Electronic cigarettes help smokers with schizophrenia quit
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A new study in Nicotine & Tobacco Research, published by Oxford University Press, finds that the use of high-strength nicotine e-cigarettes can help adults with schizophrenia spectrum disorders quit smoking.

An estimated 60%–90% of people with schizophrenia smoke, compared with 15%–24% of the general population, exacerbating the already high morbidity and mortality rates observed in this population.

This study aimed to assess the feasibility of using a new-generation high strength nicotine e-cigarette to modify smoking behavior in individuals with schizophrenia spectrum disorders who smoke cigarettes.

A single-arm pilot study was conducted with 40 adults with schizophrenia spectrum disorders who smoked and did not intend to reduce or quit smoking. Participants were given a 12-week supply of a JUUL e-cigarette loaded with a 5% nicotine pod. The primary outcome was smoking cessation at week 12. Additional outcomes included: smoking reduction, continuous abstinence at week 24, adoption rate, adherence to the e-cigarette, feasibility, acceptability, and subjective effects.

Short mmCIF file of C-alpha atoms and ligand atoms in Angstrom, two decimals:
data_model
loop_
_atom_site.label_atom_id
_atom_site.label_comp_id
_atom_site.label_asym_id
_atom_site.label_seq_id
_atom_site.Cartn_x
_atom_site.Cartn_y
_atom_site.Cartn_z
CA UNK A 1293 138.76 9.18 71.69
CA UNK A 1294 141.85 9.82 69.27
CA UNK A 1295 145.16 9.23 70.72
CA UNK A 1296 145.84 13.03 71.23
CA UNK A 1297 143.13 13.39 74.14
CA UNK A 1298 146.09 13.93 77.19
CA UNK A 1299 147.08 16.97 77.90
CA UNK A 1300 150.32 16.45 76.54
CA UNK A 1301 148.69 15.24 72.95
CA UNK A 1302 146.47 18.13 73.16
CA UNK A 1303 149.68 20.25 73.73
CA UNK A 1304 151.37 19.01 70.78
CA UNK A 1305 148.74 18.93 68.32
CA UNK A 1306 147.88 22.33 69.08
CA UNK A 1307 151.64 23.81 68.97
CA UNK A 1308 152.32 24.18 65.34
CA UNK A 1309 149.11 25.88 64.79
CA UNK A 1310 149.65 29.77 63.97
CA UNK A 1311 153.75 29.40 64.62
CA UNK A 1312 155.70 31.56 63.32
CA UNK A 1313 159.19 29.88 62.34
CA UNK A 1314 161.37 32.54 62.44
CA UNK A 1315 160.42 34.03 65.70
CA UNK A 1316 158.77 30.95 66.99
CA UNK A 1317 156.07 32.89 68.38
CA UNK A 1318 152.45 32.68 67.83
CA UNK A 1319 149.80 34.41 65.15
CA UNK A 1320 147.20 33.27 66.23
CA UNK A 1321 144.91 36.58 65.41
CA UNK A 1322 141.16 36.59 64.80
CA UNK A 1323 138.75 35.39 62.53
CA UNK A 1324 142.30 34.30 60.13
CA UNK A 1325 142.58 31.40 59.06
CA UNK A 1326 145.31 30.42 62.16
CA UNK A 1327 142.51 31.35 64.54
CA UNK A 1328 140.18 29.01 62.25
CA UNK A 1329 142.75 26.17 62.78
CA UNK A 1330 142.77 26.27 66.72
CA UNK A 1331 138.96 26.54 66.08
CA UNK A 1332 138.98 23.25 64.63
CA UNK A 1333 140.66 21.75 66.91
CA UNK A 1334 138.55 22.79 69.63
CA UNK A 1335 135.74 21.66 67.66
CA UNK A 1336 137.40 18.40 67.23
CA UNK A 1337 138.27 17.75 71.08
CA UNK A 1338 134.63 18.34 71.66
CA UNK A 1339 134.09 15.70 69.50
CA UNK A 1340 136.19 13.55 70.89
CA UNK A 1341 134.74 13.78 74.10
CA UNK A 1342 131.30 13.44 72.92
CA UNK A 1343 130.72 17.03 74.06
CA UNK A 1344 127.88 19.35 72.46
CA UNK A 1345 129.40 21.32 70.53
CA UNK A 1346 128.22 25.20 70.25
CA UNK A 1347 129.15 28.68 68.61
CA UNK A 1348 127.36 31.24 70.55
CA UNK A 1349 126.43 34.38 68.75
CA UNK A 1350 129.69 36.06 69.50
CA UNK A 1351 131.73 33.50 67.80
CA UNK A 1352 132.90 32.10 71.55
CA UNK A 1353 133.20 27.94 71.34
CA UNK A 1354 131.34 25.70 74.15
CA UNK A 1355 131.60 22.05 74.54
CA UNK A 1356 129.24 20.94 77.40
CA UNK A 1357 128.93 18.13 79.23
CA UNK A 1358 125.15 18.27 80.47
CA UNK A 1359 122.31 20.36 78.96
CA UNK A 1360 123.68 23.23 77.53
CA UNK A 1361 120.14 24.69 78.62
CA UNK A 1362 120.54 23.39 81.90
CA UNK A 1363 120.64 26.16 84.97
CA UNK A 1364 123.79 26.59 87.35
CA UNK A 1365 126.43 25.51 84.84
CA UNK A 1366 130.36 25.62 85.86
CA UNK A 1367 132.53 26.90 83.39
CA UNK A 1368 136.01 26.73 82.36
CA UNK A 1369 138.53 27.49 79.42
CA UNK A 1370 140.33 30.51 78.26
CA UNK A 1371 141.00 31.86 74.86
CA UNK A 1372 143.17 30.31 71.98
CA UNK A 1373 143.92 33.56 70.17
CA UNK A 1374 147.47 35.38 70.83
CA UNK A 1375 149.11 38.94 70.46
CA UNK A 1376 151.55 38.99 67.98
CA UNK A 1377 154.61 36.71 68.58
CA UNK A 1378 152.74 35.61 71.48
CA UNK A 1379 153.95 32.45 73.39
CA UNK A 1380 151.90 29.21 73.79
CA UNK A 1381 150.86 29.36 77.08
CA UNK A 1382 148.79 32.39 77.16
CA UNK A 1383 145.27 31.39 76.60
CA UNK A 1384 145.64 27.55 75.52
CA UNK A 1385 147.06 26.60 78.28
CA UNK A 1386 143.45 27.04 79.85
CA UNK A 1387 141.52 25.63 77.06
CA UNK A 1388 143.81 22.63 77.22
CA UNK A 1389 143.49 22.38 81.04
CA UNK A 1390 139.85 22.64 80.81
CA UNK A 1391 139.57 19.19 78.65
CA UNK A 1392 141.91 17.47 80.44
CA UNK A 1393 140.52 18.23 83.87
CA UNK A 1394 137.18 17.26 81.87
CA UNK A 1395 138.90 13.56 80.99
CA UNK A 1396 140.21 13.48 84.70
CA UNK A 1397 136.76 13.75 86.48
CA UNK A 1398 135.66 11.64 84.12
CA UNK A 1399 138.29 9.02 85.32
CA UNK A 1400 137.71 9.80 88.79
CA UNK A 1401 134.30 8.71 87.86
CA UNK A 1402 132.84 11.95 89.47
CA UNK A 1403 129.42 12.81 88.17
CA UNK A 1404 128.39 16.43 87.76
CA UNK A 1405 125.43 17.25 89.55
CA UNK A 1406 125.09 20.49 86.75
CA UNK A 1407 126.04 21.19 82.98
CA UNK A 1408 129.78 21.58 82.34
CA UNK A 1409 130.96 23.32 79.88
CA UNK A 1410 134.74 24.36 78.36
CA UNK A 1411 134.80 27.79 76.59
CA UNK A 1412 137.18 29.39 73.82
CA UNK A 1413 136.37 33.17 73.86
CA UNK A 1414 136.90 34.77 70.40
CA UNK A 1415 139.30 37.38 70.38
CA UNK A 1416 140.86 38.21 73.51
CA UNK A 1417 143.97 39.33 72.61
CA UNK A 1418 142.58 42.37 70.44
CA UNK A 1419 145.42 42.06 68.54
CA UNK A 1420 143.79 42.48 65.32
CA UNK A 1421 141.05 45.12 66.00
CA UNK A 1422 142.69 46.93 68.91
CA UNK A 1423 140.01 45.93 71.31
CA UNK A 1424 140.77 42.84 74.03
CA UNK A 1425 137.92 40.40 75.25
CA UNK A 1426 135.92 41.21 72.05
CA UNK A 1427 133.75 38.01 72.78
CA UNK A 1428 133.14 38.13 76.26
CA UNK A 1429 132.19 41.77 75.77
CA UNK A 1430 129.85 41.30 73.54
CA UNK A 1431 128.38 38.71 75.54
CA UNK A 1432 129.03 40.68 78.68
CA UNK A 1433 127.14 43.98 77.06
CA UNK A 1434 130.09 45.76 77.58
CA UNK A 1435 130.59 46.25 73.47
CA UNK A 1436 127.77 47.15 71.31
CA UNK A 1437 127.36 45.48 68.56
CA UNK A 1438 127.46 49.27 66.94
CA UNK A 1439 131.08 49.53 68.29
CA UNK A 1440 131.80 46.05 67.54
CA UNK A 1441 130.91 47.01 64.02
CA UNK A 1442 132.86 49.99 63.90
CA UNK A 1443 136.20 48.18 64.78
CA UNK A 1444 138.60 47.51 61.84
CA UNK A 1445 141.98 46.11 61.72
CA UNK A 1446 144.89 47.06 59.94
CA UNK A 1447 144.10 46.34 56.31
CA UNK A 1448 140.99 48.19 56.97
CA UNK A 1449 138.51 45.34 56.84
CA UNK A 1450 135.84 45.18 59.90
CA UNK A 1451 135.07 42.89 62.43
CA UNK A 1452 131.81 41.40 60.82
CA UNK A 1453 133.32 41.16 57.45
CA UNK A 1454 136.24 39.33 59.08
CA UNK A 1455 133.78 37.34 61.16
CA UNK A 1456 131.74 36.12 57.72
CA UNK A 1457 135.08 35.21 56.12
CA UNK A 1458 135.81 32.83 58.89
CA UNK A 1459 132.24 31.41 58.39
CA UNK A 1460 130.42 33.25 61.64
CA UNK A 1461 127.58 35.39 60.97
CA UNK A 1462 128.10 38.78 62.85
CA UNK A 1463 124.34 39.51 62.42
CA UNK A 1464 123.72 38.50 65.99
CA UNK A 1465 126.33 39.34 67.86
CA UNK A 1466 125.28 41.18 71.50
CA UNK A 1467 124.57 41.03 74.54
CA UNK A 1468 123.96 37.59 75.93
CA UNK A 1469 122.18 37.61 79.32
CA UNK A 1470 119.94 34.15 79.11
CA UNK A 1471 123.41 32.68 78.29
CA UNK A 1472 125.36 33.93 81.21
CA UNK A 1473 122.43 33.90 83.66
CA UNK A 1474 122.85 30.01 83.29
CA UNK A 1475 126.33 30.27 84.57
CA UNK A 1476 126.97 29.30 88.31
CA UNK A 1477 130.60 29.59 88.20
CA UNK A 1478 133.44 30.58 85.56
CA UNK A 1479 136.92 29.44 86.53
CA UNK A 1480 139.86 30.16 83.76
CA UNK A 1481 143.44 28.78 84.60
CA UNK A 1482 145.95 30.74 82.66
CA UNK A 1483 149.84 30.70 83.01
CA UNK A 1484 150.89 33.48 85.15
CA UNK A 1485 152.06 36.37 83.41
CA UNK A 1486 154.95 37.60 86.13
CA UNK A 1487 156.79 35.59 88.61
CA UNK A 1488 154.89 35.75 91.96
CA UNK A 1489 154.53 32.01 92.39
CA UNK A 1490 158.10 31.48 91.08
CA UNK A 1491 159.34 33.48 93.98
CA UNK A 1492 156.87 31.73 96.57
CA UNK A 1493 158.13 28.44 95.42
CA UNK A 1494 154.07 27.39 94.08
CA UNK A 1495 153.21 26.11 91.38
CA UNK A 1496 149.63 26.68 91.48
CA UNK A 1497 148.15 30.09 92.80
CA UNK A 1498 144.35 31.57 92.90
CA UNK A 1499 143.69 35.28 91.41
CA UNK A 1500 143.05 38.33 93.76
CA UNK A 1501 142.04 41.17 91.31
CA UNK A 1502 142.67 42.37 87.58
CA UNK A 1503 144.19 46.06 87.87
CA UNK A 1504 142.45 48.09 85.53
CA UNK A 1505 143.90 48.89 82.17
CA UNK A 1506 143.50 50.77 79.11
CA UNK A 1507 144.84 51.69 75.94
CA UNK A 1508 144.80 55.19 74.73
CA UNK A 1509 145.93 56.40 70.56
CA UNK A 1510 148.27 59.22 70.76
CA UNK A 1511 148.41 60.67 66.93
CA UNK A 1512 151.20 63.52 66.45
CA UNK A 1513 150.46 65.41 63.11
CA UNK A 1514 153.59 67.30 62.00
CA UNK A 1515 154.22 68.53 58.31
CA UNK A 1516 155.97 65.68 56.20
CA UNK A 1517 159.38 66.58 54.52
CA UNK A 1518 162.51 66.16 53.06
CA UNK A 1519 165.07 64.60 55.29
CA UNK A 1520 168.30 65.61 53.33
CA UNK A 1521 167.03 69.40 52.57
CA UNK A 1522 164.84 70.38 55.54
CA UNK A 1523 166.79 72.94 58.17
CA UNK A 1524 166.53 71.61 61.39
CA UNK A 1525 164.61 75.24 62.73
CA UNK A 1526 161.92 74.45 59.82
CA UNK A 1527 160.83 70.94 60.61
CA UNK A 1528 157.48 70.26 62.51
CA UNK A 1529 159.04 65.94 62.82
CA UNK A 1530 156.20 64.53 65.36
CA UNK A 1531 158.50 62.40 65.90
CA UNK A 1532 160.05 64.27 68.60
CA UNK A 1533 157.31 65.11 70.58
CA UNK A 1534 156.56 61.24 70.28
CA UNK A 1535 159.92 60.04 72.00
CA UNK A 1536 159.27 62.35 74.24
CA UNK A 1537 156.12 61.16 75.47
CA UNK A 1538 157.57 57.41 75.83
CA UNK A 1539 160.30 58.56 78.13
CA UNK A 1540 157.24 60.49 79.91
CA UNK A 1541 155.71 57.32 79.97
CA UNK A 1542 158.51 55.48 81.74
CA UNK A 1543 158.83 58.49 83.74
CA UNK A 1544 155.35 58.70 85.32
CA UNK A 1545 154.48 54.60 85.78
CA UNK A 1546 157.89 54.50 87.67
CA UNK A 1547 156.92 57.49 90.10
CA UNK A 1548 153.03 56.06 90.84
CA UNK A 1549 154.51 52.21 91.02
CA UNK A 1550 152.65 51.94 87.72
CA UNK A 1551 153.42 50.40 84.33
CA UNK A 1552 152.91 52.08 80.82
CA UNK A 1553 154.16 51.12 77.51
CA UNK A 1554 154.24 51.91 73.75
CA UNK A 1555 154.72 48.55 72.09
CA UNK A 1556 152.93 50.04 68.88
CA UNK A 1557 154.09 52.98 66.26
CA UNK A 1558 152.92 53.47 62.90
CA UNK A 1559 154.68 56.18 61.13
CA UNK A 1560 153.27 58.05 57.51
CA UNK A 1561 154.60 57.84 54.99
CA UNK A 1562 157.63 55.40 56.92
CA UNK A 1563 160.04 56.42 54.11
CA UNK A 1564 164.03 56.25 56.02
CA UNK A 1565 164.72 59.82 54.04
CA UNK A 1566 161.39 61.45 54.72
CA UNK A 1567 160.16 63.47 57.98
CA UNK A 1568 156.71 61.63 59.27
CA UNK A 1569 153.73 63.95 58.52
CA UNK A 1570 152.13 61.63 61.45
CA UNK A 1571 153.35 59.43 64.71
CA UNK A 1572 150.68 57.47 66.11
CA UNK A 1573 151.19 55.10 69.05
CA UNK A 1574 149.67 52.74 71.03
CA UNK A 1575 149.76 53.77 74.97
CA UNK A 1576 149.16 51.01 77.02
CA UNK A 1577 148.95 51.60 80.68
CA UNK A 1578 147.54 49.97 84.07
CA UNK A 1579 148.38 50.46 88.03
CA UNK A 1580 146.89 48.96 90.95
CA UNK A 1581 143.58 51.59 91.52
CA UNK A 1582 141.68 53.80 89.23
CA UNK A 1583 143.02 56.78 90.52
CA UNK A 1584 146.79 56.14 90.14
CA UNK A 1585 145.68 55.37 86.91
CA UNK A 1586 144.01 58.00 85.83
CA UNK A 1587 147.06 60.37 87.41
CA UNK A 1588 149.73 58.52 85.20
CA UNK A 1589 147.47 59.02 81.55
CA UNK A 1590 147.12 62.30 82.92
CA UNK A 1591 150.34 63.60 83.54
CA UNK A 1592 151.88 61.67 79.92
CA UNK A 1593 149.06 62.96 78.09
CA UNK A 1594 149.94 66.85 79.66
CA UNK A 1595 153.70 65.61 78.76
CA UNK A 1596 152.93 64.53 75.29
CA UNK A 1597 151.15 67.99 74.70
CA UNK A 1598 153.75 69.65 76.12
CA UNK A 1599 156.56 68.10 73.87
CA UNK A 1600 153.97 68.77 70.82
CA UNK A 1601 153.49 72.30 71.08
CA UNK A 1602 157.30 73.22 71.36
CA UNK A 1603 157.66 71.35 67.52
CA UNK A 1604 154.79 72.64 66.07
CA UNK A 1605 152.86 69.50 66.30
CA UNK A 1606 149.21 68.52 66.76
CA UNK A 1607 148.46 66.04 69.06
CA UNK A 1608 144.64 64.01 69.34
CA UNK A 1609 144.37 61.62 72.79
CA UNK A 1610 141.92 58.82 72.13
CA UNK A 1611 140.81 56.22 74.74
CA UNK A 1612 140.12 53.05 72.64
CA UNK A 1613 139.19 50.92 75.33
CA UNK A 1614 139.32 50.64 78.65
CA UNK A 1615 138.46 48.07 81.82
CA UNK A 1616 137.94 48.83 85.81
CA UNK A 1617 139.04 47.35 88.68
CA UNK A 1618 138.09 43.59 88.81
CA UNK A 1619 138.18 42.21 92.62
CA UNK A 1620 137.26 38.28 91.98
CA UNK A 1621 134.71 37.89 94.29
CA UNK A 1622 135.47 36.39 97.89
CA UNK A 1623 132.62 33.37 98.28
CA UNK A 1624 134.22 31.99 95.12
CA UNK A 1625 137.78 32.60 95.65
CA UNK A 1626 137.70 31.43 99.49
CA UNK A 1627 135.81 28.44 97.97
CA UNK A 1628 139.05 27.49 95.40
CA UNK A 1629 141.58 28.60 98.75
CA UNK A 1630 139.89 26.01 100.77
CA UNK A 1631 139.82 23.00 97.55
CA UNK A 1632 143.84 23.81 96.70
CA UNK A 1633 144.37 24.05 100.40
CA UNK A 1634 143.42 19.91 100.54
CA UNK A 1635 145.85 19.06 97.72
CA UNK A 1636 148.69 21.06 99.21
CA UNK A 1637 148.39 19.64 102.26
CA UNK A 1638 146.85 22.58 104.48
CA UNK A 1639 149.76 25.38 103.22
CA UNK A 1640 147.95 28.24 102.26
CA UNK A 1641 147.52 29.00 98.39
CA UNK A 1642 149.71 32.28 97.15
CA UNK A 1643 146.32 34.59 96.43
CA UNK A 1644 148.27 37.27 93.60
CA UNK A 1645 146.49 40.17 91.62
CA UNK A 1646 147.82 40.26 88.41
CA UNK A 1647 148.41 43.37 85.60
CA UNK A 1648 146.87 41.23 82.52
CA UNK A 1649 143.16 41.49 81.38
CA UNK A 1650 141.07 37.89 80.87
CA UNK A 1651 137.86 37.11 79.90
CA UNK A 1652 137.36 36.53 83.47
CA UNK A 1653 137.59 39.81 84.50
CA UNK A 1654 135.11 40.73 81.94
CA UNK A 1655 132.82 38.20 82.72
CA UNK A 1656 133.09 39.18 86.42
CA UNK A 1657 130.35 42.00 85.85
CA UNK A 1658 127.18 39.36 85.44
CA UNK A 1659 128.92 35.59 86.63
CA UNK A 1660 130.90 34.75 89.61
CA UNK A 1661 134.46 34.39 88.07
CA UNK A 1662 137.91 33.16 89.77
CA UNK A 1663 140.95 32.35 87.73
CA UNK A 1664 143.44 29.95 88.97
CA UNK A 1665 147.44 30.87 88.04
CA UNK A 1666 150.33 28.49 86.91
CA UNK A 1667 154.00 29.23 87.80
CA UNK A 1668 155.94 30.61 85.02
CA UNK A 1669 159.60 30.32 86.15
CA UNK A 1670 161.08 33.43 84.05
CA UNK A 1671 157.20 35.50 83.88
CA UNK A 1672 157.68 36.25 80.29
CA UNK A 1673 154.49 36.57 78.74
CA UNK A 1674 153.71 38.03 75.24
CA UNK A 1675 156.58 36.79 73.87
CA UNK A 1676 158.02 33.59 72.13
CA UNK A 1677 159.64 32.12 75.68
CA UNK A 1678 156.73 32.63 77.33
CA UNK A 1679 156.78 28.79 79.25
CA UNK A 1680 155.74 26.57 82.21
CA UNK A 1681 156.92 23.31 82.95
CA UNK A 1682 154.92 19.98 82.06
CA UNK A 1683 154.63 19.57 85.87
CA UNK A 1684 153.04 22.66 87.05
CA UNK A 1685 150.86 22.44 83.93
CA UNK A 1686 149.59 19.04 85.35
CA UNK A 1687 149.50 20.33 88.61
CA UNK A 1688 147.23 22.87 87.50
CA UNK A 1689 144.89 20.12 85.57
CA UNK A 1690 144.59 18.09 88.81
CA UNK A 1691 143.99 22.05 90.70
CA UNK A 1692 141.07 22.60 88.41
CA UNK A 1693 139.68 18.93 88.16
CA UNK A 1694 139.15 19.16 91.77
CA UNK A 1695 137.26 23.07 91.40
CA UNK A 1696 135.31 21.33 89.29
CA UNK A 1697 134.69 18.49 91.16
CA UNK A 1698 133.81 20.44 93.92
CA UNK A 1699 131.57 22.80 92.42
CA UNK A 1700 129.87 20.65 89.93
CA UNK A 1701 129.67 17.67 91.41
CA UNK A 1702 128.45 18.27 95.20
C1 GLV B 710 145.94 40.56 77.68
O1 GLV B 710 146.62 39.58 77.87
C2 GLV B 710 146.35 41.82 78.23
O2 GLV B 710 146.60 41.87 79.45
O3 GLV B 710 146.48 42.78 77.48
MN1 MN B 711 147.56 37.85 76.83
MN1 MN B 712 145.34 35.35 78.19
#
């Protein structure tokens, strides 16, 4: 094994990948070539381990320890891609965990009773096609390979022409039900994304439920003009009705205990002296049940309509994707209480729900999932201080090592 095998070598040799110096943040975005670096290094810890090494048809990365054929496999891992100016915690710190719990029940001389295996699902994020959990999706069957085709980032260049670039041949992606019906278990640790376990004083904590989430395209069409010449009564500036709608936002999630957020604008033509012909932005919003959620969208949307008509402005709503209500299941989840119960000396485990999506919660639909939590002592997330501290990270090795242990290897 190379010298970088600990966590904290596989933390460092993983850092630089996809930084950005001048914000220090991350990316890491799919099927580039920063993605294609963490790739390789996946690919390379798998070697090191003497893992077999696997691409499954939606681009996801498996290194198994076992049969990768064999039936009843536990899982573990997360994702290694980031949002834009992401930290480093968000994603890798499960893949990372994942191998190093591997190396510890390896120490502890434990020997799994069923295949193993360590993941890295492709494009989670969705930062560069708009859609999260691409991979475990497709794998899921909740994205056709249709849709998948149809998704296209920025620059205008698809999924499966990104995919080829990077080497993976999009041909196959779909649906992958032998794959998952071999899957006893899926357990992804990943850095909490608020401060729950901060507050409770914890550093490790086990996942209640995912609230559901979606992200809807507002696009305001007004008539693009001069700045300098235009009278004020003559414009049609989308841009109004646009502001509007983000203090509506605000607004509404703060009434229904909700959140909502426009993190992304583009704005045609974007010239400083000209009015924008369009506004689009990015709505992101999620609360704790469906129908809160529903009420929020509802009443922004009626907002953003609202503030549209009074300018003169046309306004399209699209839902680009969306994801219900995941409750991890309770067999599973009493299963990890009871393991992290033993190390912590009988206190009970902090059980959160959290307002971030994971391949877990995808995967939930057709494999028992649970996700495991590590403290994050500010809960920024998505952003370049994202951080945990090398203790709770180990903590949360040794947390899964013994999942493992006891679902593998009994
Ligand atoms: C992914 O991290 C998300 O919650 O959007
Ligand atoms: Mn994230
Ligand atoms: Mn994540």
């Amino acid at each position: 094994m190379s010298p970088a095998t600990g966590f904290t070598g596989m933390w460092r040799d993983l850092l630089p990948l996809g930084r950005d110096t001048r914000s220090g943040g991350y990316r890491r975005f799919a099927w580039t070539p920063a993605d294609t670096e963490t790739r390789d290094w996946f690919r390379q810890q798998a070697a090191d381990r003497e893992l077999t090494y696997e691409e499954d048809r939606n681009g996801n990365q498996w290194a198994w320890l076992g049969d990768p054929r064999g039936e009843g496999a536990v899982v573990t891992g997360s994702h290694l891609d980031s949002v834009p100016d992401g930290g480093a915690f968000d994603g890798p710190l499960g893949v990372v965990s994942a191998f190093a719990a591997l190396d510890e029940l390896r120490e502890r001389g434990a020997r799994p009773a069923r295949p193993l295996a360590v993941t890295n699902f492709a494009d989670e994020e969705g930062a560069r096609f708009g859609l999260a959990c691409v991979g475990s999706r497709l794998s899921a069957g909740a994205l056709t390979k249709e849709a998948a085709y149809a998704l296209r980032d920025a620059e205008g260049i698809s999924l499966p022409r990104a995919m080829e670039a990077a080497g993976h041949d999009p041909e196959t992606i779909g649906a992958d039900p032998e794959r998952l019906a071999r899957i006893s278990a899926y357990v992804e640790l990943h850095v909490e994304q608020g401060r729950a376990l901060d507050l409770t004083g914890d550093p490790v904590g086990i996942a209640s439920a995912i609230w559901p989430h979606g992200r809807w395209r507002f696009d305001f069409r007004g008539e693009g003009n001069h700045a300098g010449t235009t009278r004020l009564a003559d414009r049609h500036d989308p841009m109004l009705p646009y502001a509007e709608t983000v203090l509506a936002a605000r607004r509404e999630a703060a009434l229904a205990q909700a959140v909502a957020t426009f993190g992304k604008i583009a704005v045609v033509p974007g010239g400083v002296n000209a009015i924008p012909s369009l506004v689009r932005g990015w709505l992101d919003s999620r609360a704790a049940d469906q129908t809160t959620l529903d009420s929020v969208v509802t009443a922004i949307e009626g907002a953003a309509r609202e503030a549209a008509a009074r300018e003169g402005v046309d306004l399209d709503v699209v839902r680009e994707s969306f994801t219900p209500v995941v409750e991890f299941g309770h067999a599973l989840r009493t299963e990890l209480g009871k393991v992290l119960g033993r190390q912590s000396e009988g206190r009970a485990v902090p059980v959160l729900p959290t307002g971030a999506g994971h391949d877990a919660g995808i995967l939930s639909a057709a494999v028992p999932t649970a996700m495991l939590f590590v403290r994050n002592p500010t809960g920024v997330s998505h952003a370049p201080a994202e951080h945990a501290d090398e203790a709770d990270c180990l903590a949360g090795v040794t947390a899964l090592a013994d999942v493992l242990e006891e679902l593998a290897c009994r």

Results were;
Sixteen participants quit by the end of 12 weeks. For the whole sample, researchers observed an overall, sustained 50% reduction in smoking or smoking abstinence in 37/40 of participants and an overall 75% reduction in median cigarettes per day from 25 to six was observed by the end of the 12 weeks.

In particular, a high-strength nicotine e-cigarette has the potential to help people with schizophrenia spectrum disorders to quit or reduce smoking.

Source: https://doi.org/10.1093/ntr/ntab005
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